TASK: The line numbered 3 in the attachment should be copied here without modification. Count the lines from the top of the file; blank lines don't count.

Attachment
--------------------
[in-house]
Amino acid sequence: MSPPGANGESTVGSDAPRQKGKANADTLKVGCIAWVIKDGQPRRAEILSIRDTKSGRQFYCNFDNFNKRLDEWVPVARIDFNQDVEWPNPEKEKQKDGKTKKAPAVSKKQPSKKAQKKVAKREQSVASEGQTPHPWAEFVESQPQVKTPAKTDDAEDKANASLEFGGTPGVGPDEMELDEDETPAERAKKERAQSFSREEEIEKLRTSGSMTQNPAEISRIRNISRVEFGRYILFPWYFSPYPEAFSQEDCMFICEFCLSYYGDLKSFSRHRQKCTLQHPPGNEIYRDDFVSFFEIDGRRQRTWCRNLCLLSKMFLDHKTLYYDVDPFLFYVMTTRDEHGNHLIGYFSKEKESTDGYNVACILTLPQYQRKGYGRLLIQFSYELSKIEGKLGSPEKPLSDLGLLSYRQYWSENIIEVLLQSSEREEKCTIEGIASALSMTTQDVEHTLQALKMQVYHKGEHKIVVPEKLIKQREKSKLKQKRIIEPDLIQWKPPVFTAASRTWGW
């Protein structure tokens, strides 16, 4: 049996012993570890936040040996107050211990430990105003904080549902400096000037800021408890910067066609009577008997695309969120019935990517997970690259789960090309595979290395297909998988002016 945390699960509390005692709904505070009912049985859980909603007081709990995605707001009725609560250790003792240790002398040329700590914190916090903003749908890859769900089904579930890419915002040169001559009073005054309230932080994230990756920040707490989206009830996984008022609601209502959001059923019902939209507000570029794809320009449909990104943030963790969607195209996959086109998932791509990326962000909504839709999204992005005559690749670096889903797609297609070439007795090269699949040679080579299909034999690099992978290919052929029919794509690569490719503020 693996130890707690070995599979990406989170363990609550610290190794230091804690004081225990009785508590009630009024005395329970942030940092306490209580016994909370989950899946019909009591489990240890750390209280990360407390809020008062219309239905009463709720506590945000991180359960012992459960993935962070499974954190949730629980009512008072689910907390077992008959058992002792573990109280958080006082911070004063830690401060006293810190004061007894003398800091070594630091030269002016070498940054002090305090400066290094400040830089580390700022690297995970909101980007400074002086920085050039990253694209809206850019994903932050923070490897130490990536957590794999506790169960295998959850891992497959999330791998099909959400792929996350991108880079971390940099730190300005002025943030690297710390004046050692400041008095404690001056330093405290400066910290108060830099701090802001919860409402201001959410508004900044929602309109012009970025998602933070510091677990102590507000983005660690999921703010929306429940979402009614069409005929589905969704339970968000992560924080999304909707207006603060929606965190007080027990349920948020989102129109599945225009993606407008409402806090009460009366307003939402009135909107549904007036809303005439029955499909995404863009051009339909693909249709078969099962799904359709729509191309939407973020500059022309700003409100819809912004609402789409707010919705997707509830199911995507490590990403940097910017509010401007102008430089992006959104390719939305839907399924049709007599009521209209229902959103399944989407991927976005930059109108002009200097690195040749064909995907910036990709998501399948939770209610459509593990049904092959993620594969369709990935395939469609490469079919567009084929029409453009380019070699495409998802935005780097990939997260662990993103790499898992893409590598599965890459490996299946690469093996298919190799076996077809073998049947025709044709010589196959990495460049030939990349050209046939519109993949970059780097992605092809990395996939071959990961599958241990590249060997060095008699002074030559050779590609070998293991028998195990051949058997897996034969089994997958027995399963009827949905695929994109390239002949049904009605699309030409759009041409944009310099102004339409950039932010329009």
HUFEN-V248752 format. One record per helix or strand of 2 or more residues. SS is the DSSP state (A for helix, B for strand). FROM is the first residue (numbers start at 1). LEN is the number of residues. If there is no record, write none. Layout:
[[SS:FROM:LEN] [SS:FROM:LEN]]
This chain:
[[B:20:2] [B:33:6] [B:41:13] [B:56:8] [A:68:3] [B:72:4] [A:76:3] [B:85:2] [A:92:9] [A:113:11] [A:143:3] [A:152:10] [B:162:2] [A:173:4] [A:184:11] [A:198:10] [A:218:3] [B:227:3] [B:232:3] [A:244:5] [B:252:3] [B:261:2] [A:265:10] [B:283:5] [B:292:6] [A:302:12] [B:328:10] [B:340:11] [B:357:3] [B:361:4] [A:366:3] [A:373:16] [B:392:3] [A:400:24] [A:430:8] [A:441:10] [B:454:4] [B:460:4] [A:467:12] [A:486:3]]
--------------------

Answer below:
């Protein structure tokens, strides 16, 4: 049996012993570890936040040996107050211990430990105003904080549902400096000037800021408890910067066609009577008997695309969120019935990517997970690259789960090309595979290395297909998988002016 945390699960509390005692709904505070009912049985859980909603007081709990995605707001009725609560250790003792240790002398040329700590914190916090903003749908890859769900089904579930890419915002040169001559009073005054309230932080994230990756920040707490989206009830996984008022609601209502959001059923019902939209507000570029794809320009449909990104943030963790969607195209996959086109998932791509990326962000909504839709999204992005005559690749670096889903797609297609070439007795090269699949040679080579299909034999690099992978290919052929029919794509690569490719503020 693996130890707690070995599979990406989170363990609550610290190794230091804690004081225990009785508590009630009024005395329970942030940092306490209580016994909370989950899946019909009591489990240890750390209280990360407390809020008062219309239905009463709720506590945000991180359960012992459960993935962070499974954190949730629980009512008072689910907390077992008959058992002792573990109280958080006082911070004063830690401060006293810190004061007894003398800091070594630091030269002016070498940054002090305090400066290094400040830089580390700022690297995970909101980007400074002086920085050039990253694209809206850019994903932050923070490897130490990536957590794999506790169960295998959850891992497959999330791998099909959400792929996350991108880079971390940099730190300005002025943030690297710390004046050692400041008095404690001056330093405290400066910290108060830099701090802001919860409402201001959410508004900044929602309109012009970025998602933070510091677990102590507000983005660690999921703010929306429940979402009614069409005929589905969704339970968000992560924080999304909707207006603060929606965190007080027990349920948020989102129109599945225009993606407008409402806090009460009366307003939402009135909107549904007036809303005439029955499909995404863009051009339909693909249709078969099962799904359709729509191309939407973020500059022309700003409100819809912004609402789409707010919705997707509830199911995507490590990403940097910017509010401007102008430089992006959104390719939305839907399924049709007599009521209209229902959103399944989407991927976005930059109108002009200097690195040749064909995907910036990709998501399948939770209610459509593990049904092959993620594969369709990935395939469609490469079919567009084929029409453009380019070699495409998802935005780097990939997260662990993103790499898992893409590598599965890459490996299946690469093996298919190799076996077809073998049947025709044709010589196959990495460049030939990349050209046939519109993949970059780097992605092809990395996939071959990961599958241990590249060997060095008699002074030559050779590609070998293991028998195990051949058997897996034969089994997958027995399963009827949905695929994109390239002949049904009605699309030409759009041409944009310099102004339409950039932010329009």